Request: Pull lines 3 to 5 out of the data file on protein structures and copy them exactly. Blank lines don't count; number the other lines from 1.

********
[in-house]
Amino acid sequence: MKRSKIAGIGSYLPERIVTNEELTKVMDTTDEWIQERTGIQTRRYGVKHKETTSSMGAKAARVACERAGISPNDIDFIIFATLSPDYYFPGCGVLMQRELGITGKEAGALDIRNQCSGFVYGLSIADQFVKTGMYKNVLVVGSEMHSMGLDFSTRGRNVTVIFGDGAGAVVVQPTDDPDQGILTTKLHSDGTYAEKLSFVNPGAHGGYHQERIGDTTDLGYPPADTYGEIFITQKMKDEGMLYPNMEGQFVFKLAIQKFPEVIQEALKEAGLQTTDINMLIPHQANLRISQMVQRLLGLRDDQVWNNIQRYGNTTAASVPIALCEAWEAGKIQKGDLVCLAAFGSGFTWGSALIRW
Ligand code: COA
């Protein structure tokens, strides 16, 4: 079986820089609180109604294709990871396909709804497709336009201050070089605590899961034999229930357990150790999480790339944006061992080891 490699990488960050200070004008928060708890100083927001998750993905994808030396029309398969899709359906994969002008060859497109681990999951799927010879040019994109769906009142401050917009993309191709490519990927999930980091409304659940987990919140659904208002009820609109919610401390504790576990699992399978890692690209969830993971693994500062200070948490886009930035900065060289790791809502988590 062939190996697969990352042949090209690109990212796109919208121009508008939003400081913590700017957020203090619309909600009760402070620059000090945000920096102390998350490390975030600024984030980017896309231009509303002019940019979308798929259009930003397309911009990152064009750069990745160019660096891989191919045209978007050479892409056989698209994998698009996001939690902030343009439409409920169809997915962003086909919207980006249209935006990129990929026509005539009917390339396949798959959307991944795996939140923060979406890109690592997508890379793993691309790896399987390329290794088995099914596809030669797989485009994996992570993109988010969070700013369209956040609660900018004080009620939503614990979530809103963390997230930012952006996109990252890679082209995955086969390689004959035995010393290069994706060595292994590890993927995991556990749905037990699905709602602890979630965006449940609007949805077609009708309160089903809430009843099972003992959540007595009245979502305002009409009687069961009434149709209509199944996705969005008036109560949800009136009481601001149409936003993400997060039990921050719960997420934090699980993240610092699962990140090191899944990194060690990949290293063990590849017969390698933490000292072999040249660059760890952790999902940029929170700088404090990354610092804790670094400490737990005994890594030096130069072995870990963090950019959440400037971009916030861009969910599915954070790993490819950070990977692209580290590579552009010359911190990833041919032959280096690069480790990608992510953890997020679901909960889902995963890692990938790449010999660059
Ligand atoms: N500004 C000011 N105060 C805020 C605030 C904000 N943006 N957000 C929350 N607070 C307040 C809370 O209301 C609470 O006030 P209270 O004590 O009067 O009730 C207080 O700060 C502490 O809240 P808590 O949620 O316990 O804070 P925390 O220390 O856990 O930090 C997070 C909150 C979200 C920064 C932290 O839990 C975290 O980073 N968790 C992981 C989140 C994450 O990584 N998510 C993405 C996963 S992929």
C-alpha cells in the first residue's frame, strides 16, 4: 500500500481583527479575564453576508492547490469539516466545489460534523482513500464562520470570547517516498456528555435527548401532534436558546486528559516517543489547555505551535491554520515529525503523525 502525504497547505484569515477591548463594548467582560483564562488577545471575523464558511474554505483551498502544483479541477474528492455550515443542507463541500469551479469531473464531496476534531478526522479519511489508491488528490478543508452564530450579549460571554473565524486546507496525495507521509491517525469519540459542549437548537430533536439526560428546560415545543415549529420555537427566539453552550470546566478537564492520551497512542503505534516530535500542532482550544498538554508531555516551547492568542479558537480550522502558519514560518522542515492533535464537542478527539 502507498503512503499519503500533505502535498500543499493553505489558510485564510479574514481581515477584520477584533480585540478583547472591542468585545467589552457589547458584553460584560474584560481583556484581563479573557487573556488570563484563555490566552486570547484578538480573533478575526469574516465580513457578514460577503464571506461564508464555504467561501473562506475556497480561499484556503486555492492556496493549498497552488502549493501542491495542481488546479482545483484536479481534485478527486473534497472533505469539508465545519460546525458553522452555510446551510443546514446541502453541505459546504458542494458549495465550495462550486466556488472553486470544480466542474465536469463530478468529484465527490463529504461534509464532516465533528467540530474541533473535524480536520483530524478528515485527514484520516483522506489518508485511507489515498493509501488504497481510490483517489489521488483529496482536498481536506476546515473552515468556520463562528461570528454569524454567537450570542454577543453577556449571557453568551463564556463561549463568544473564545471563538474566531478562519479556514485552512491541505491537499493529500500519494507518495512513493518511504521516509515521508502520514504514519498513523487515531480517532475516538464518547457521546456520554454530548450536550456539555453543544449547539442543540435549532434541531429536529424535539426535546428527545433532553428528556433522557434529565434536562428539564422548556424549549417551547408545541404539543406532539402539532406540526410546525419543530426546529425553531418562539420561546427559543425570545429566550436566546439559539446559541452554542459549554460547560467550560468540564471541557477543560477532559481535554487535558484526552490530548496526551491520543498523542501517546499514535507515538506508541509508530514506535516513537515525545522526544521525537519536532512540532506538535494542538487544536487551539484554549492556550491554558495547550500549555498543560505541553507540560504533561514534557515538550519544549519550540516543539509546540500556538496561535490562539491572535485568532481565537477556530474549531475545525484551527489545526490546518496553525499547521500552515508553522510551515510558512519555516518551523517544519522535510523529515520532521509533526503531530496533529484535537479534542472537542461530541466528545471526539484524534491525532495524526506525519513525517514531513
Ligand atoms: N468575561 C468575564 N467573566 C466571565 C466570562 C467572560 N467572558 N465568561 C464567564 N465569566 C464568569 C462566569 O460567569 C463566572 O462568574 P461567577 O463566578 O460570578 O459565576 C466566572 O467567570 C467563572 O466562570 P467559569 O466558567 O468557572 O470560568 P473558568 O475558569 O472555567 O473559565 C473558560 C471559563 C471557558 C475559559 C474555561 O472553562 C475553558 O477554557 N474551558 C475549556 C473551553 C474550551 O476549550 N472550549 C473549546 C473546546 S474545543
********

Ligand code: COA
């Protein structure tokens, strides 16, 4: 079986820089609180109604294709990871396909709804497709336009201050070089605590899961034999229930357990150790999480790339944006061992080891 490699990488960050200070004008928060708890100083927001998750993905994808030396029309398969899709359906994969002008060859497109681990999951799927010879040019994109769906009142401050917009993309191709490519990927999930980091409304659940987990919140659904208002009820609109919610401390504790576990699992399978890692690209969830993971693994500062200070948490886009930035900065060289790791809502988590 062939190996697969990352042949090209690109990212796109919208121009508008939003400081913590700017957020203090619309909600009760402070620059000090945000920096102390998350490390975030600024984030980017896309231009509303002019940019979308798929259009930003397309911009990152064009750069990745160019660096891989191919045209978007050479892409056989698209994998698009996001939690902030343009439409409920169809997915962003086909919207980006249209935006990129990929026509005539009917390339396949798959959307991944795996939140923060979406890109690592997508890379793993691309790896399987390329290794088995099914596809030669797989485009994996992570993109988010969070700013369209956040609660900018004080009620939503614990979530809103963390997230930012952006996109990252890679082209995955086969390689004959035995010393290069994706060595292994590890993927995991556990749905037990699905709602602890979630965006449940609007949805077609009708309160089903809430009843099972003992959540007595009245979502305002009409009687069961009434149709209509199944996705969005008036109560949800009136009481601001149409936003993400997060039990921050719960997420934090699980993240610092699962990140090191899944990194060690990949290293063990590849017969390698933490000292072999040249660059760890952790999902940029929170700088404090990354610092804790670094400490737990005994890594030096130069072995870990963090950019959440400037971009916030861009969910599915954070790993490819950070990977692209580290590579552009010359911190990833041919032959280096690069480790990608992510953890997020679901909960889902995963890692990938790449010999660059
Ligand atoms: N500004 C000011 N105060 C805020 C605030 C904000 N943006 N957000 C929350 N607070 C307040 C809370 O209301 C609470 O006030 P209270 O004590 O009067 O009730 C207080 O700060 C502490 O809240 P808590 O949620 O316990 O804070 P925390 O220390 O856990 O930090 C997070 C909150 C979200 C920064 C932290 O839990 C975290 O980073 N968790 C992981 C989140 C994450 O990584 N998510 C993405 C996963 S992929």